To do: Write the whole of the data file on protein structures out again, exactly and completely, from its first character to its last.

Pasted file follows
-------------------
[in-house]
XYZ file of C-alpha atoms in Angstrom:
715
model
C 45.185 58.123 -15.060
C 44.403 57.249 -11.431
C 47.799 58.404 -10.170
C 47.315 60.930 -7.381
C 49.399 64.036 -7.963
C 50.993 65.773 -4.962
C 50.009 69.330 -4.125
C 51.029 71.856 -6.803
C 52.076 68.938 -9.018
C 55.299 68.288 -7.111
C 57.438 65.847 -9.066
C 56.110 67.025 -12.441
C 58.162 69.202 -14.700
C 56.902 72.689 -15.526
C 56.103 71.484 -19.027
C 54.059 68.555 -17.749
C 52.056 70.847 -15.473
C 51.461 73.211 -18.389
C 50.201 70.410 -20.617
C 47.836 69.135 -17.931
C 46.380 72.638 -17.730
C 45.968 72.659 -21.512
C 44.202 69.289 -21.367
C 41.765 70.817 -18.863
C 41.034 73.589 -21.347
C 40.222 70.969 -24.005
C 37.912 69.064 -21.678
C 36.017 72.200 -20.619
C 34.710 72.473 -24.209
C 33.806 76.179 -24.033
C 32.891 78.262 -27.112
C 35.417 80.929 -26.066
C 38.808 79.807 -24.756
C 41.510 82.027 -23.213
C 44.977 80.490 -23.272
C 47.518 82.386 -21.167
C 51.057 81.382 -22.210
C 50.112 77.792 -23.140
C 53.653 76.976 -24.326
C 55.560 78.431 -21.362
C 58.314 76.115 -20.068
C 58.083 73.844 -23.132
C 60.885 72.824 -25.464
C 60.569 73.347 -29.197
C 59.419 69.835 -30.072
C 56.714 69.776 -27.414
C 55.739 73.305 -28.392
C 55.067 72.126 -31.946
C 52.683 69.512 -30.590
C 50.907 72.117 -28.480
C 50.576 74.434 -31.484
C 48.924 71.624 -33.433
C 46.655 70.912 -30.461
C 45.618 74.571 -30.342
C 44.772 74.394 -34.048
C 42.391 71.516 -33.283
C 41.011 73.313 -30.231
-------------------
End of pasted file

[in-house]
XYZ file of C-alpha atoms in Angstrom:
715
model
C 45.185 58.123 -15.060
C 44.403 57.249 -11.431
C 47.799 58.404 -10.170
C 47.315 60.930 -7.381
C 49.399 64.036 -7.963
C 50.993 65.773 -4.962
C 50.009 69.330 -4.125
C 51.029 71.856 -6.803
C 52.076 68.938 -9.018
C 55.299 68.288 -7.111
C 57.438 65.847 -9.066
C 56.110 67.025 -12.441
C 58.162 69.202 -14.700
C 56.902 72.689 -15.526
C 56.103 71.484 -19.027
C 54.059 68.555 -17.749
C 52.056 70.847 -15.473
C 51.461 73.211 -18.389
C 50.201 70.410 -20.617
C 47.836 69.135 -17.931
C 46.380 72.638 -17.730
C 45.968 72.659 -21.512
C 44.202 69.289 -21.367
C 41.765 70.817 -18.863
C 41.034 73.589 -21.347
C 40.222 70.969 -24.005
C 37.912 69.064 -21.678
C 36.017 72.200 -20.619
C 34.710 72.473 -24.209
C 33.806 76.179 -24.033
C 32.891 78.262 -27.112
C 35.417 80.929 -26.066
C 38.808 79.807 -24.756
C 41.510 82.027 -23.213
C 44.977 80.490 -23.272
C 47.518 82.386 -21.167
C 51.057 81.382 -22.210
C 50.112 77.792 -23.140
C 53.653 76.976 -24.326
C 55.560 78.431 -21.362
C 58.314 76.115 -20.068
C 58.083 73.844 -23.132
C 60.885 72.824 -25.464
C 60.569 73.347 -29.197
C 59.419 69.835 -30.072
C 56.714 69.776 -27.414
C 55.739 73.305 -28.392
C 55.067 72.126 -31.946
C 52.683 69.512 -30.590
C 50.907 72.117 -28.480
C 50.576 74.434 -31.484
C 48.924 71.624 -33.433
C 46.655 70.912 -30.461
C 45.618 74.571 -30.342
C 44.772 74.394 -34.048
C 42.391 71.516 -33.283
C 41.011 73.313 -30.231